Starship Congress 2019: Bend Metal
Icarus Interstellar hosts conference to awaken the interstellar space exploration industry
"2001: A Space Odyssey" (1968)
"The Right Stuff" (1983)
"Apollo 11" (2019)
Icarus Interstellar wants to see space travel become a reality. One way it works toward that goal is by engaging artists, scientists, entrepreneurs and the general public through a biennial event called Starship Congress that runs Sept. 13 through 15 at the San Diego Air and Space Museum.
Interstellar flight has sometimes been called humankind’s greatest challenge. Icarus Interstellar has been working for nearly a decade with the space and interstellar community to study, research and encourage thinking outside the box to bring forth ideas, concepts and innovations that could bring us closer to space travel.
Andreas Tziolas got interested in the topic as a child watching “Star Trek.” Now he serves as president of Icarus Interstellar, which sponsors the Starship Congress.
"Starship Congress is a premier gathering of space scientists who are concerned and interested in deep space and interstellar achievements for the human race," Tziolas explained. "We separate those efforts from other space achievements in that they're very long term. We're trying to achieve long-term achievements in deep space and interstellar exploration means building really strong fundamental capacity in space and capability. And it's a field that that is not commonly addressed because it feels like it's too far into the future. But what we do is try to bring those questions back into the contemporary state of space and economic and social thought and community thought and say look a path and an effort towards interstellar exploration is something that would fundamentally change our society both technologically but also socially. And this is a really fascinating and deep subject to work on."
Starship Congress happens every other year and each has a different thematic focus. Starship Congress 2019 is called Bend Metal and will explore the business case for Interstellar.
"We call on entrepreneurs, scientists, thinkers to come and bring us ideas for innovations that would help construct a starship at some point in the future. But we ask a difficult question. We ask, ‘How would those innovations find a market and be a successful business on earth today?'" Tziolas said.
Because the TV show "Star Trek" was Tziolas' entry point into science, he places a high value on artists and pop culture and likes to include both as part of the discussion.
"I've maintained for many years that television is 21st-century storytelling," Tziolas said. "We don't quite read as many fairy tales and we don't come up with like things like Aesop's Fables, but right now the artist is able to articulate that through television. So people's ambitions, people's desires and also the formality and the refinement of how we appreciate interstellar, how we appreciate space specifically in interstellar flight, really comes out of it. The reason we watch these shows is because it's in a framework of a world that we would aspire to participate in."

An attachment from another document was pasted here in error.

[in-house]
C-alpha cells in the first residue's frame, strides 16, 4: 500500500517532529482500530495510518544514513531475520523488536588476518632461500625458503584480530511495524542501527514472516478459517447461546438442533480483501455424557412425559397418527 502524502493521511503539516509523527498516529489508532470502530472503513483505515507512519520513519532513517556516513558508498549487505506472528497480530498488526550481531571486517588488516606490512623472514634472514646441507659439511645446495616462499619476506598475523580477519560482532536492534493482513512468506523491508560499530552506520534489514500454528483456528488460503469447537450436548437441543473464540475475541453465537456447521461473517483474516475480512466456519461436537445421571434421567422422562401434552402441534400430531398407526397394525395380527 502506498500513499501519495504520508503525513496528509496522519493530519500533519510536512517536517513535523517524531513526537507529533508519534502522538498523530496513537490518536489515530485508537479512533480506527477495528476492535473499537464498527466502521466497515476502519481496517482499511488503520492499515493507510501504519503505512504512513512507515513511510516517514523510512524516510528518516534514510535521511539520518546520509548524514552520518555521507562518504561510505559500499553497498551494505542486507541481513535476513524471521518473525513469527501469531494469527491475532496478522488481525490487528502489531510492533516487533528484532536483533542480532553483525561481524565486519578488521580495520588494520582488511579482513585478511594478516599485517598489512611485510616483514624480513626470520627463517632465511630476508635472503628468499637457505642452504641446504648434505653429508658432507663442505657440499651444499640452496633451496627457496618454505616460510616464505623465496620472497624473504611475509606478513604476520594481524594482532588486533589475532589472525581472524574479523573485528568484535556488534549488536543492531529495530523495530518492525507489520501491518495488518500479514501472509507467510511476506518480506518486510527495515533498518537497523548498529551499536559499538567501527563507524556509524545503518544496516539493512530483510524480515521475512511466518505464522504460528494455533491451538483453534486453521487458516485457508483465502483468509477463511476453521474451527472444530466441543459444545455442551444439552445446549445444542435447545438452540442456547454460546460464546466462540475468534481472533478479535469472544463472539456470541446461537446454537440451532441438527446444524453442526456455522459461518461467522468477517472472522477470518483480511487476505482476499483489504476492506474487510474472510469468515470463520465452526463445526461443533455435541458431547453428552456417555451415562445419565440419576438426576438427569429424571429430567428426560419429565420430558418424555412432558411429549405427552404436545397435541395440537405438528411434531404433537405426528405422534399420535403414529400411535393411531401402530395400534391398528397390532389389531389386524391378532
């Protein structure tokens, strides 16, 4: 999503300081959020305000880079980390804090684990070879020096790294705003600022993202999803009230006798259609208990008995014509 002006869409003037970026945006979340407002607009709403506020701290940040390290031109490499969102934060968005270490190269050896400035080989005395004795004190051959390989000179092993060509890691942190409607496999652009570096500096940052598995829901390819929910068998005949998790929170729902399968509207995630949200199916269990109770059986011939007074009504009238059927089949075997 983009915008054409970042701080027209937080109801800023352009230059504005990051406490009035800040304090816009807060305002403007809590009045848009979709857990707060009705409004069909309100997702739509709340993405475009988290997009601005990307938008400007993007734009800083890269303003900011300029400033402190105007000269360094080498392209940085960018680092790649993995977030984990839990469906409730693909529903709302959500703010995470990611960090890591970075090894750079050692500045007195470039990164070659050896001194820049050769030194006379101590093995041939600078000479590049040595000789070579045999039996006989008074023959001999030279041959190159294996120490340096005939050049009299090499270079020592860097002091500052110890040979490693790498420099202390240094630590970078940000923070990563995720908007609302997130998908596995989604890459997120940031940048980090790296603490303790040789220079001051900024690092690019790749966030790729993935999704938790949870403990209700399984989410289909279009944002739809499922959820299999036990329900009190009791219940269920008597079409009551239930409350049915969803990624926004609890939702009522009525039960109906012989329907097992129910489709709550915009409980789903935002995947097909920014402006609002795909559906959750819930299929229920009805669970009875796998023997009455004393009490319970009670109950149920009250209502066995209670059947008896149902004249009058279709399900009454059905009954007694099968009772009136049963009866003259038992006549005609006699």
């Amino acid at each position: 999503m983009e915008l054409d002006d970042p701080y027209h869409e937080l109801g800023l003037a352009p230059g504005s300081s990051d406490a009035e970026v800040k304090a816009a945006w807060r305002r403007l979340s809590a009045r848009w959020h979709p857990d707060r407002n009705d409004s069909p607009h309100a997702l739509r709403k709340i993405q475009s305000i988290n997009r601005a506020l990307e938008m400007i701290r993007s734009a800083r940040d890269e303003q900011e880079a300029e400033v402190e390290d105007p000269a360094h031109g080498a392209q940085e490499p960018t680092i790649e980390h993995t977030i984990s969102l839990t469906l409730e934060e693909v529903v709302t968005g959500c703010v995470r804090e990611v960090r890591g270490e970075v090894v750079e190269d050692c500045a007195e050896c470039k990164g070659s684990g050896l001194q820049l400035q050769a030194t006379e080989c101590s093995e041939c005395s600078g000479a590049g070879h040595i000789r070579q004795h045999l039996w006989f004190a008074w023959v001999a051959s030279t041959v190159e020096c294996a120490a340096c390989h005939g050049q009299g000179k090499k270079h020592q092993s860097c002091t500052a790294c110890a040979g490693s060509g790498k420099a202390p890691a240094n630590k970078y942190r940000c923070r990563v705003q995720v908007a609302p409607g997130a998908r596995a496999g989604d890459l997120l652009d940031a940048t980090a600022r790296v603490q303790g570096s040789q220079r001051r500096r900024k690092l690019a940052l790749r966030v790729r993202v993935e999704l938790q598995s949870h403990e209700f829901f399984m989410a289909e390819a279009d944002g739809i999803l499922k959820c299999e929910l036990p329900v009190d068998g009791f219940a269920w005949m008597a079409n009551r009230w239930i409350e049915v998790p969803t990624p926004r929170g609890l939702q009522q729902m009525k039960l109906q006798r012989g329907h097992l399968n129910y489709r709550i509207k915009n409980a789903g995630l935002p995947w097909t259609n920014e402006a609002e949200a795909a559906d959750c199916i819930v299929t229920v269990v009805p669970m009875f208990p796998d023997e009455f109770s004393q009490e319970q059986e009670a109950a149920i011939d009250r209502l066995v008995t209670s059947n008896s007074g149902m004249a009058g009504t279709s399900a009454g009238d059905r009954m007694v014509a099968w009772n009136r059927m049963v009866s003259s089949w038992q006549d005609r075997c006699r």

Although many of the speakers are scientists, Tzioloas insists that anyone can come to the conference not just to listen to what's being presented but also to contribute ideas and ask questions.
"It is absolutely built and designed very carefully to be welcoming to everyone because the ideas are meant to be shared on every level," Tziolas added. "People that participate can come from all walks of life and they'll undoubtedly have something to participate in what we call the starship. So whether they're plumbers or installing carpets, all of these things are going to be needed. So we want people to come in and say, 'Hey, I've been a plumber for 40 years and you guys don't know what you're talking about when it comes to plumbing.' We also want to get across the idea that what we mean when we call something a starship. We mean it both literally like we do want to build a spacecraft that's capable of traveling to another star. But starship could be the Starship Earth. It could be the technology that's pulled apart that could be used to provide reusable, renewable energy and food and water for a rural village in Alaska or in Hawaii."
Icarus Interstellar also places value on citizen scientists, people who want to partake in this idea of space travel but may not have a scientific background. Through Icarus Interstellar these types of people could be paired with a scientist or mentor to work on research or contribute ideas.
"So after about 10 years now, we have trained over 550 citizen scientists, which we proudly call them interstellar engineers," Tziolas explained. "But while they're working on projects everyone has exactly the same rank. We call everyone a designer. So a researcher from NASA or an academic or a professor or a brand new student that wants to come on board, they're all called designers. They all interact and exchange ideas on the same level."
Starship Congress runs Friday through Sunday at the San Diego Air and Space Museum. Panel topics range from microbots as the seeds of interstellar colonization to starship hacking to futurism for financiers.